ARP 2600 (1971)
The 2600 was the second product from Alan R. Pearlman’s ARP Instruments and the first synth to make patch cords optional. He teamed with engineer Dennis Colin to design a portable instrument for schools, and together they created a highly versatile semimodular synth that traveled far beyond the classroom. With three VCOs, a lowpass filter, ADSR and AR envelopes, an envelope follower, ring modulation, spring reverb, and a pair of built-in amplified speakers, the 2600 contains all its signal generating and processing electronics in a single enclosure.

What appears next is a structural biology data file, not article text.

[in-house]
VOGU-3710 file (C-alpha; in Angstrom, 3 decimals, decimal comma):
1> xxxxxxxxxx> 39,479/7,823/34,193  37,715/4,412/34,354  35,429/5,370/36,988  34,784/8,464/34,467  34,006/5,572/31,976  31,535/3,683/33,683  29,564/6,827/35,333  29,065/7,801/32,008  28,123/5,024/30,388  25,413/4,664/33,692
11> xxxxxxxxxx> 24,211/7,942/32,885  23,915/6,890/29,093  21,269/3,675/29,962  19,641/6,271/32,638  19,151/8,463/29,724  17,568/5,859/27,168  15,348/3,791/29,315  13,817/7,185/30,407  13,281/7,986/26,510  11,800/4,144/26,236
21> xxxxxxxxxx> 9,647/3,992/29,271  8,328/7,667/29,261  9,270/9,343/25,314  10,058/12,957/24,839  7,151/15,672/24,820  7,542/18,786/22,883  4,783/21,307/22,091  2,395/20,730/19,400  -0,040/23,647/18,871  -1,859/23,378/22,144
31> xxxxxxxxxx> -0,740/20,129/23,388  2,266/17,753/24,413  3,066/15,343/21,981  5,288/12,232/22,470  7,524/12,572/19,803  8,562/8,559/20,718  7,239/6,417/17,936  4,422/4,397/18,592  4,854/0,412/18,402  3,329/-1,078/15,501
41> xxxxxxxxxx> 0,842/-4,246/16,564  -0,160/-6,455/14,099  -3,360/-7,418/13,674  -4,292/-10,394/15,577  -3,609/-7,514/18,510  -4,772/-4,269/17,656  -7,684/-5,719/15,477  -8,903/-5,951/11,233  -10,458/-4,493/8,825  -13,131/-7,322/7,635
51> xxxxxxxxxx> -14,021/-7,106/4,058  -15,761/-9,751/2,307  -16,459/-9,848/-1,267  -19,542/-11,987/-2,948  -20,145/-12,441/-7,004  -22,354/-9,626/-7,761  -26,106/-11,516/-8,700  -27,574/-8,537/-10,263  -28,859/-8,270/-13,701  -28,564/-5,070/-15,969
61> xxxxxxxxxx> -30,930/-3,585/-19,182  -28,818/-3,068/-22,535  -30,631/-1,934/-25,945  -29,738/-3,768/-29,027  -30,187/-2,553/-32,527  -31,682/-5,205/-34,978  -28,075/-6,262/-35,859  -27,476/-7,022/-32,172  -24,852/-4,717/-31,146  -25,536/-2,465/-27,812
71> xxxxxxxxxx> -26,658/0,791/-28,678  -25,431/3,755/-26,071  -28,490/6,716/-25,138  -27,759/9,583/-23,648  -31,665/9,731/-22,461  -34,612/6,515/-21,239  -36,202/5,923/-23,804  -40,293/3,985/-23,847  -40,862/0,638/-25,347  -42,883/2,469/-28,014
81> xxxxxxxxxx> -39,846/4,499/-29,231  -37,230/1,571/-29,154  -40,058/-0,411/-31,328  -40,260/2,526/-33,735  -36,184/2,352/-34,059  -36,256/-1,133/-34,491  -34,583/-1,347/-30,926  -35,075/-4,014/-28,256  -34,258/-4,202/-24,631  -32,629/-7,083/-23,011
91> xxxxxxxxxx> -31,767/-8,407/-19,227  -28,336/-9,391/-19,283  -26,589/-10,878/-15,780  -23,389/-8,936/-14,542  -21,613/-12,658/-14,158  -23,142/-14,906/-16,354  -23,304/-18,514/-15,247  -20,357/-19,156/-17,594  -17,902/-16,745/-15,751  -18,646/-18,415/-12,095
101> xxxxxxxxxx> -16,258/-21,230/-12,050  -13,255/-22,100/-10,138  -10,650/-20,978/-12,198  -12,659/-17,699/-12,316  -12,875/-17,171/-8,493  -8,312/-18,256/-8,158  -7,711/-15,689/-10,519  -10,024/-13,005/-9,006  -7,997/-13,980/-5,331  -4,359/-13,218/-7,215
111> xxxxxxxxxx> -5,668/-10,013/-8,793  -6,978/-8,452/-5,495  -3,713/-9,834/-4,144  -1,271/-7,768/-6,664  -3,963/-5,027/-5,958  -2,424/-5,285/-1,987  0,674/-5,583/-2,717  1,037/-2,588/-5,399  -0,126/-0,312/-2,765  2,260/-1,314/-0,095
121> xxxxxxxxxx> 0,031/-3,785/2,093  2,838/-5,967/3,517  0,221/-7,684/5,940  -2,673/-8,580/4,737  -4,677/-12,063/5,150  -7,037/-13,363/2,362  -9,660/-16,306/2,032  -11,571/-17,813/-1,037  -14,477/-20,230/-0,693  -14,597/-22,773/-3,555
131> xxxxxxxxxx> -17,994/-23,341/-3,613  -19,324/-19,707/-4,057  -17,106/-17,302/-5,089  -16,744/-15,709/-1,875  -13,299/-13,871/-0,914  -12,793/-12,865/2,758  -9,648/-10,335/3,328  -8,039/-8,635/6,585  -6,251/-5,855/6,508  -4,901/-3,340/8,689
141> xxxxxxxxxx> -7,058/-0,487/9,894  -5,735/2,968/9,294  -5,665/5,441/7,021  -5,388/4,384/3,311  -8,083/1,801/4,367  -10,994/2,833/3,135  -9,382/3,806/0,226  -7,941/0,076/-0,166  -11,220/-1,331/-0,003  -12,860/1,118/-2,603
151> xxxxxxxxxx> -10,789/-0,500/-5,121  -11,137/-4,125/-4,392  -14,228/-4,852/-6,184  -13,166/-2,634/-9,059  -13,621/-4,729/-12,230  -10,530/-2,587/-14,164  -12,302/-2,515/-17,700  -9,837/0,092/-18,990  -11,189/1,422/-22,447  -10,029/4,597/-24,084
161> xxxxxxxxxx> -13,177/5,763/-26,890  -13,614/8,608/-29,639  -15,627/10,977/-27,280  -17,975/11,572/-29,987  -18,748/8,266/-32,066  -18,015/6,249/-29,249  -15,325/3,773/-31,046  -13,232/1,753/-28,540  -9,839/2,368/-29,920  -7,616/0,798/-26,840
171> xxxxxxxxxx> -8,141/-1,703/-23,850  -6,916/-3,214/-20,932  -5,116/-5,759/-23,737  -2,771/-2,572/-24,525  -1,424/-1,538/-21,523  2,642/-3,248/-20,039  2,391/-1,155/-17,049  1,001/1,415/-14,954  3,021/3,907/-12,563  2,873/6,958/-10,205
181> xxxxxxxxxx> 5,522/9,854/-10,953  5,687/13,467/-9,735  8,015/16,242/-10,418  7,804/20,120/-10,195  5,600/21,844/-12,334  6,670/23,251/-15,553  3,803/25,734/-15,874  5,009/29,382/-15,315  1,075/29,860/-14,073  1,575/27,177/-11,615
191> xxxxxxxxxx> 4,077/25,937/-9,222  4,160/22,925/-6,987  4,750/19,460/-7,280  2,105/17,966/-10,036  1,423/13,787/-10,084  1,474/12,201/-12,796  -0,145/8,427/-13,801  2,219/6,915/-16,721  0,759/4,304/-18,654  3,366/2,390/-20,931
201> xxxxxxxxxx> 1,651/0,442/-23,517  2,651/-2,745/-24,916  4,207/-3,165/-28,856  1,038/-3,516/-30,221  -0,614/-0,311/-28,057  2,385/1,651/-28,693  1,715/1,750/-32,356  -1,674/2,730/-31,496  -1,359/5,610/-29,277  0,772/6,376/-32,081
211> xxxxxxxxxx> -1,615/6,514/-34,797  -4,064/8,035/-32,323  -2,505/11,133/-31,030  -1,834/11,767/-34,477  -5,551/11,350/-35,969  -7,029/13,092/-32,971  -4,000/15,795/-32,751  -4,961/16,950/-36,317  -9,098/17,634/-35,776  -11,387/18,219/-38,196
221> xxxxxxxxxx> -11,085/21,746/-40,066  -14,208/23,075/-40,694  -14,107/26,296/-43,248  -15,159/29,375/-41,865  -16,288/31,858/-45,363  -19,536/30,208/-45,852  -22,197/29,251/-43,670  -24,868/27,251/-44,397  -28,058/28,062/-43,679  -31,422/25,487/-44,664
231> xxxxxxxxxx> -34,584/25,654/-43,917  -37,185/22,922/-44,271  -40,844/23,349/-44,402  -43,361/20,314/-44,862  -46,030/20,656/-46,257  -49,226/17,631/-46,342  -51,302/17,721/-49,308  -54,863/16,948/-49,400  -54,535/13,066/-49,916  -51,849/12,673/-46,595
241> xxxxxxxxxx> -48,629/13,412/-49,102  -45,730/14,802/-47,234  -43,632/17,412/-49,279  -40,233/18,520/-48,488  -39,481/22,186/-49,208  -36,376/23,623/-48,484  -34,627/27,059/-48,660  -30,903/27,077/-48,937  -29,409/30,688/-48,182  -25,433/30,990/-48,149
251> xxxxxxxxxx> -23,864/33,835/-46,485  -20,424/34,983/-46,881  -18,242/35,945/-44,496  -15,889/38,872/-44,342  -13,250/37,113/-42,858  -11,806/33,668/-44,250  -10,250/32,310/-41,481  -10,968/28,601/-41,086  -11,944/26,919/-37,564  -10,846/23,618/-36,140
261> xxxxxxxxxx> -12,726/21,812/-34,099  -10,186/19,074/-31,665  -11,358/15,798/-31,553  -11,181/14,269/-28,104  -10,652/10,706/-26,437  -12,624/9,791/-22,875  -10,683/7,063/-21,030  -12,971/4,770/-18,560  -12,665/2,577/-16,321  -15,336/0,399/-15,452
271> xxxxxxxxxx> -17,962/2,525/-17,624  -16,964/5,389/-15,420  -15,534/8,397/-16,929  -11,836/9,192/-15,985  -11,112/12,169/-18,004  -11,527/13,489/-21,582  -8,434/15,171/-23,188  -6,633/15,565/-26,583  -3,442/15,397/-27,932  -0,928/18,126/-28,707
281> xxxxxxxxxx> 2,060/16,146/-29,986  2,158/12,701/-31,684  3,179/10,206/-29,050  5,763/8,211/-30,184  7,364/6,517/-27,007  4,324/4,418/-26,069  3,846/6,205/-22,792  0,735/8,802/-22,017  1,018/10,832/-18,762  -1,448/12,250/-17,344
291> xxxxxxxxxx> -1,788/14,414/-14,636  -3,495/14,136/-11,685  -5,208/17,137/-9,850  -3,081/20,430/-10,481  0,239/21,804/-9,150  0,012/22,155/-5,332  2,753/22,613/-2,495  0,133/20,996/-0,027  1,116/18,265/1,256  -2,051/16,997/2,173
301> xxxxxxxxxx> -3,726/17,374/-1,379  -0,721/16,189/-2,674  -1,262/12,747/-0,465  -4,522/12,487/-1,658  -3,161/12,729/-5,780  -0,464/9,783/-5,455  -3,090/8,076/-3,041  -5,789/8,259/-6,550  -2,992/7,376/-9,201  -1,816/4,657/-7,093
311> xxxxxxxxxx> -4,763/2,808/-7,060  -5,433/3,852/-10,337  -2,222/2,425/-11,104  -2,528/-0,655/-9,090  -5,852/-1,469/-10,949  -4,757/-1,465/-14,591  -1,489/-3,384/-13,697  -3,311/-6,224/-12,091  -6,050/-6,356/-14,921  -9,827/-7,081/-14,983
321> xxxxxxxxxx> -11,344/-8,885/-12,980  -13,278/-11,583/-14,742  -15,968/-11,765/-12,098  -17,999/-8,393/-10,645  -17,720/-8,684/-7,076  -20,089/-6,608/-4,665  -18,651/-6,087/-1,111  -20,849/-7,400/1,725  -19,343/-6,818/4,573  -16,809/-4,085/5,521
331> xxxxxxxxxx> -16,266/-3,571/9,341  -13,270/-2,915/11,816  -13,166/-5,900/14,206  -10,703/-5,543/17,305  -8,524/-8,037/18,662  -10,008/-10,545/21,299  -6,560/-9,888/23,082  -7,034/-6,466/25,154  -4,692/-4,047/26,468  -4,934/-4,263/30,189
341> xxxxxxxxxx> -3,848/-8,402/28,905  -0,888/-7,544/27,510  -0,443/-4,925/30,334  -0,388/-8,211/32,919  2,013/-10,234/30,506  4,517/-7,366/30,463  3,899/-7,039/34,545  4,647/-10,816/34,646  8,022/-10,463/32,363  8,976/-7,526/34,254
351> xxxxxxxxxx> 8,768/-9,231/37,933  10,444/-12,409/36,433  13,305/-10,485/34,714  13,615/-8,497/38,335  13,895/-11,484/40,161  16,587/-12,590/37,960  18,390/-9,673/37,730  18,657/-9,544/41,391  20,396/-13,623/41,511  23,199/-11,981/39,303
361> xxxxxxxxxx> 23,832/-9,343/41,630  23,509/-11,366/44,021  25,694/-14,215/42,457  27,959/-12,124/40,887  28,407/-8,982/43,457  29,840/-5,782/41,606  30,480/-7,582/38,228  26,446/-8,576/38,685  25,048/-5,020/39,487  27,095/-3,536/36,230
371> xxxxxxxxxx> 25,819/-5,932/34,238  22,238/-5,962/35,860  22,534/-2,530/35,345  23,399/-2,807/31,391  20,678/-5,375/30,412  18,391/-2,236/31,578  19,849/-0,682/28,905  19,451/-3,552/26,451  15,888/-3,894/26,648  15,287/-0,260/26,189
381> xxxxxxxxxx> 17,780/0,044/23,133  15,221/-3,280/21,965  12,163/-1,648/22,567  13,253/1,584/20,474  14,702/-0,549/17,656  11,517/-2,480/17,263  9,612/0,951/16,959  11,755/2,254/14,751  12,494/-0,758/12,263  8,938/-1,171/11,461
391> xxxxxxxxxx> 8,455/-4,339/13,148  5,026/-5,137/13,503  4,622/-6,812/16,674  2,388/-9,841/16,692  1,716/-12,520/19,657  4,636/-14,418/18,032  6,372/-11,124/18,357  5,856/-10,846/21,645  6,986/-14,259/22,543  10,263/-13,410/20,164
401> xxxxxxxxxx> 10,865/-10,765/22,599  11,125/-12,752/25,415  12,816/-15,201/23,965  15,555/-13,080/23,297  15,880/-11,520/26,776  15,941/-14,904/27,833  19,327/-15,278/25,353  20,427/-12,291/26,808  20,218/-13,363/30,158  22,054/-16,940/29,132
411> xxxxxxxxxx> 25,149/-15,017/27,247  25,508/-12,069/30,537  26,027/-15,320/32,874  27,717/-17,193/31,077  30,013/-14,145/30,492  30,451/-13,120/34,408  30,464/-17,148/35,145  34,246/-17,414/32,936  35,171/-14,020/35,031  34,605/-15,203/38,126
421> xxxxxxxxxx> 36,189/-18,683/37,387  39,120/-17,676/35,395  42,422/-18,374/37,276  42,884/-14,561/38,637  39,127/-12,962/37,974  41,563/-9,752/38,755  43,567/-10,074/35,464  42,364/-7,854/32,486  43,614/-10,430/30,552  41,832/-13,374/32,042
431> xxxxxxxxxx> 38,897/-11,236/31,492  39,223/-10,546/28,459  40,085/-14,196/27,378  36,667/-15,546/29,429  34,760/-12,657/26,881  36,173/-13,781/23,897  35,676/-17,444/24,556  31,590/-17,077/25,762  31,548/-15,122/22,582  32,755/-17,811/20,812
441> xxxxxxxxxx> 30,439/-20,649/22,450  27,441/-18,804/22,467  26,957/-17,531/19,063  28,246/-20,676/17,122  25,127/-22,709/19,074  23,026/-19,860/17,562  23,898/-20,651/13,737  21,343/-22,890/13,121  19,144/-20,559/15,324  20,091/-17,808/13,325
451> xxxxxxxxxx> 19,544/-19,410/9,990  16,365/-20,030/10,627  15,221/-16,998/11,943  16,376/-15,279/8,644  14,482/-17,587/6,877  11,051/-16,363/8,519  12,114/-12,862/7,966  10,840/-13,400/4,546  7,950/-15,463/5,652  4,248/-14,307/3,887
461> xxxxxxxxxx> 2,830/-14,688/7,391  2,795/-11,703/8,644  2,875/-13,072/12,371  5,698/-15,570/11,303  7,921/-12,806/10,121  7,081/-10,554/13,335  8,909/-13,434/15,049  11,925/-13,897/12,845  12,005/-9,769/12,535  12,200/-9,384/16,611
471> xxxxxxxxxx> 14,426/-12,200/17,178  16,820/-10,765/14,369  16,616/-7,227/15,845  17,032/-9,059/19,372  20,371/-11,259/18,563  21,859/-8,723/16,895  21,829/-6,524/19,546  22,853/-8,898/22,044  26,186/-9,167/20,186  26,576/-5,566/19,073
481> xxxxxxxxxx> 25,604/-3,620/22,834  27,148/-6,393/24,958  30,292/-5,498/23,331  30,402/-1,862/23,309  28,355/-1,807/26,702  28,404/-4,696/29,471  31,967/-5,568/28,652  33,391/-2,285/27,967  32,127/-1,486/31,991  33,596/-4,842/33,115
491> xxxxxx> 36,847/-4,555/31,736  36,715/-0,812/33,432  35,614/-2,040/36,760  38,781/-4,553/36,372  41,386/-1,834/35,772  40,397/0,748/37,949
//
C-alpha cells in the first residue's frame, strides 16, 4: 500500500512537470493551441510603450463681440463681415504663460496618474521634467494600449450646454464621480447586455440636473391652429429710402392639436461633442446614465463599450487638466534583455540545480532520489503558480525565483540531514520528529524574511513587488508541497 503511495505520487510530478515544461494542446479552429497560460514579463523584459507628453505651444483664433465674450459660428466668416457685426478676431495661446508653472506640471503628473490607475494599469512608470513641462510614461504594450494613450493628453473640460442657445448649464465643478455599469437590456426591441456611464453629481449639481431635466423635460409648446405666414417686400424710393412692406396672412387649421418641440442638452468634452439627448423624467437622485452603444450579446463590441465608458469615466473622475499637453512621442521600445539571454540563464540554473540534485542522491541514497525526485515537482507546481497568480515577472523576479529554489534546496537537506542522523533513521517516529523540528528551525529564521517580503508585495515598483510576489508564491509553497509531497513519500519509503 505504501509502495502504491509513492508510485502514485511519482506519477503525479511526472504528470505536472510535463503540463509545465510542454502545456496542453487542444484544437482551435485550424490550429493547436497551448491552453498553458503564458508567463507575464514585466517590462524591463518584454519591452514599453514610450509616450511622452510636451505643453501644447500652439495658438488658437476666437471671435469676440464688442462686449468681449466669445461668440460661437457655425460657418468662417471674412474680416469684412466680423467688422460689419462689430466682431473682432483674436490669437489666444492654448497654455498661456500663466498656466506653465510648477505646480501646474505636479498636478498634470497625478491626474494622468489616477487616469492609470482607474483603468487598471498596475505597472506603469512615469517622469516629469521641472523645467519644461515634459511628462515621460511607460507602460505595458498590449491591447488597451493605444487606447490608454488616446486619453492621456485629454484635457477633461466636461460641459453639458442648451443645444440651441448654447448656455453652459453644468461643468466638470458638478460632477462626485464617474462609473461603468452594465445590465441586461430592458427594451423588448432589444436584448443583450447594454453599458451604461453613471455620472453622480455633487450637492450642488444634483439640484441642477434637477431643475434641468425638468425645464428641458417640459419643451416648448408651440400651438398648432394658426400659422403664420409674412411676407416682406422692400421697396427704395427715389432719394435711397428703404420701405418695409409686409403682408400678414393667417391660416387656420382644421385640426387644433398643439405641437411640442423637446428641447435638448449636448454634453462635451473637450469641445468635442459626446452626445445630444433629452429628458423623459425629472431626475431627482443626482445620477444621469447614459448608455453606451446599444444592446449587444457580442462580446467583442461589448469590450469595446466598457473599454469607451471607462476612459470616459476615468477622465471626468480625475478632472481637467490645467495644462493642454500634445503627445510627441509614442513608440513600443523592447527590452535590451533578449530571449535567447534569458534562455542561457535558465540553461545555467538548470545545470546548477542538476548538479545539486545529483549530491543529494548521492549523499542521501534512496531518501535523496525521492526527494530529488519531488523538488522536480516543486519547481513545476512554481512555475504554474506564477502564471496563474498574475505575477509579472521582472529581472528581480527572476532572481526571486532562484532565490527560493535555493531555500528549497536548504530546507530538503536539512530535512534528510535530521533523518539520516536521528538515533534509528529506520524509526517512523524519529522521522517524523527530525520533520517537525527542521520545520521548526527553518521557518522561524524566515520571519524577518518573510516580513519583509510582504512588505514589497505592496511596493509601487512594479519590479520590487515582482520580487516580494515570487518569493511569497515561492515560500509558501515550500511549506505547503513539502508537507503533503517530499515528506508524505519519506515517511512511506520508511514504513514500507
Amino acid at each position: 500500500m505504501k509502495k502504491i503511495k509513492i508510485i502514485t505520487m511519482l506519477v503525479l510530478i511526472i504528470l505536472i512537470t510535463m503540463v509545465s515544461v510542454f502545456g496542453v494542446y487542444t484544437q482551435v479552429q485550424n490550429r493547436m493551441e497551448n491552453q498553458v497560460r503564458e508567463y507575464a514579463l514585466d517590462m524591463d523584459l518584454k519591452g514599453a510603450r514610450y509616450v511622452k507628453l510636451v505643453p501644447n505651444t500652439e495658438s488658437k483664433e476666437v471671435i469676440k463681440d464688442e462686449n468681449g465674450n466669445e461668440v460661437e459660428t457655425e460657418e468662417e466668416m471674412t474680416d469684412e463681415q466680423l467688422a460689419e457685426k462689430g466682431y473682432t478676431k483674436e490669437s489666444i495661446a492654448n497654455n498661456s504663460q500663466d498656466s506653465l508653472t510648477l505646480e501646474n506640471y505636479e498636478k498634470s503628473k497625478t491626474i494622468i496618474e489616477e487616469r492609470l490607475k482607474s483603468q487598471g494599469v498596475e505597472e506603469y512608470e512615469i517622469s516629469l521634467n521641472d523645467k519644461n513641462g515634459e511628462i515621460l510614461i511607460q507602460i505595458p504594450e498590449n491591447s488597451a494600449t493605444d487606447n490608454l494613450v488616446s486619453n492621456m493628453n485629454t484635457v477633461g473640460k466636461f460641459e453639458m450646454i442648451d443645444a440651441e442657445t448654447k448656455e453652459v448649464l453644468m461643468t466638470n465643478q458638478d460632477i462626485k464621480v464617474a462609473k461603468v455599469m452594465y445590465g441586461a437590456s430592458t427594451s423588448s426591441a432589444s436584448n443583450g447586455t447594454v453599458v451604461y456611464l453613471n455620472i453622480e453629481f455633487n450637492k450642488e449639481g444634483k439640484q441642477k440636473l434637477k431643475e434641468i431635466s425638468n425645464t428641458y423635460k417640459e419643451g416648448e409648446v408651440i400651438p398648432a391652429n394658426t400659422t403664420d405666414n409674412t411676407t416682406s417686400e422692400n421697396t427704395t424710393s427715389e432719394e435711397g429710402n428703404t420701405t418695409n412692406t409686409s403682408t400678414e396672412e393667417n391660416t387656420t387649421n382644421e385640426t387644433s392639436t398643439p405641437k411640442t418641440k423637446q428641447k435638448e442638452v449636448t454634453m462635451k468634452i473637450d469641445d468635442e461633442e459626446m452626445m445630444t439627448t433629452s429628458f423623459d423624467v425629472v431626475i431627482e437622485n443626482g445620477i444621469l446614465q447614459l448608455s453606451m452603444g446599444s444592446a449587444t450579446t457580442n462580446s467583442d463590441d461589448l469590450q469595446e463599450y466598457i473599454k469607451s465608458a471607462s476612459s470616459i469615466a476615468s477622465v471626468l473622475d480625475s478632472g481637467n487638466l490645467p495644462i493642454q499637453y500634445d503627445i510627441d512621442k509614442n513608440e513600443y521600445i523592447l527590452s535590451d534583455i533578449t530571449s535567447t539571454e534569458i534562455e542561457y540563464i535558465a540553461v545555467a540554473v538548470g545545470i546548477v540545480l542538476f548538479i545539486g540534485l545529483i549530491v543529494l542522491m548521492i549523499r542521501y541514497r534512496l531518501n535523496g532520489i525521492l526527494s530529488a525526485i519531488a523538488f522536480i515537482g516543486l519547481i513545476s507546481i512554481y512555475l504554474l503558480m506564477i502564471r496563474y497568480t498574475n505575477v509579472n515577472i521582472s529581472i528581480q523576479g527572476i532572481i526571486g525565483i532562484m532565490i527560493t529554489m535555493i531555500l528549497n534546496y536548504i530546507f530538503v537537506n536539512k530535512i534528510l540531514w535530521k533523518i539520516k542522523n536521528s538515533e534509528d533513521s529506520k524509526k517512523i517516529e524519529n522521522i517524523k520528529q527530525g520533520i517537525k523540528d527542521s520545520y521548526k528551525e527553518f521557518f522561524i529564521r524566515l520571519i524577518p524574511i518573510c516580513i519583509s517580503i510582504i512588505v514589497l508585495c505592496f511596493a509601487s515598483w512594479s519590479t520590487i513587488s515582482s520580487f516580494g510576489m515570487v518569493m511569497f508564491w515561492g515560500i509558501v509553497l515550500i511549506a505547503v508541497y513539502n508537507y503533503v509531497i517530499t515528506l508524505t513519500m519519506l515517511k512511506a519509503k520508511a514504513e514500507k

The instrument’s first big break came when Pete Townshend recorded his 2600 extensively on Who Comes Next in 1971. The following year, Edgar Winter showed off his 2600 chops on his hit song “Frankenstein,” and Stevie Wonder demonstrated his on Sesame Street the year after that. Ben Burtt’s 2600 even gave voice to R2D2 in Star Wars. After gracing many hit records and undergoing many cosmetic and functional changes, the 2600 went out of production in 1981. Fortunately, Korg revived this classic instrument earlier this year with the release of their ARP 2600 FS, but only in limited numbers.
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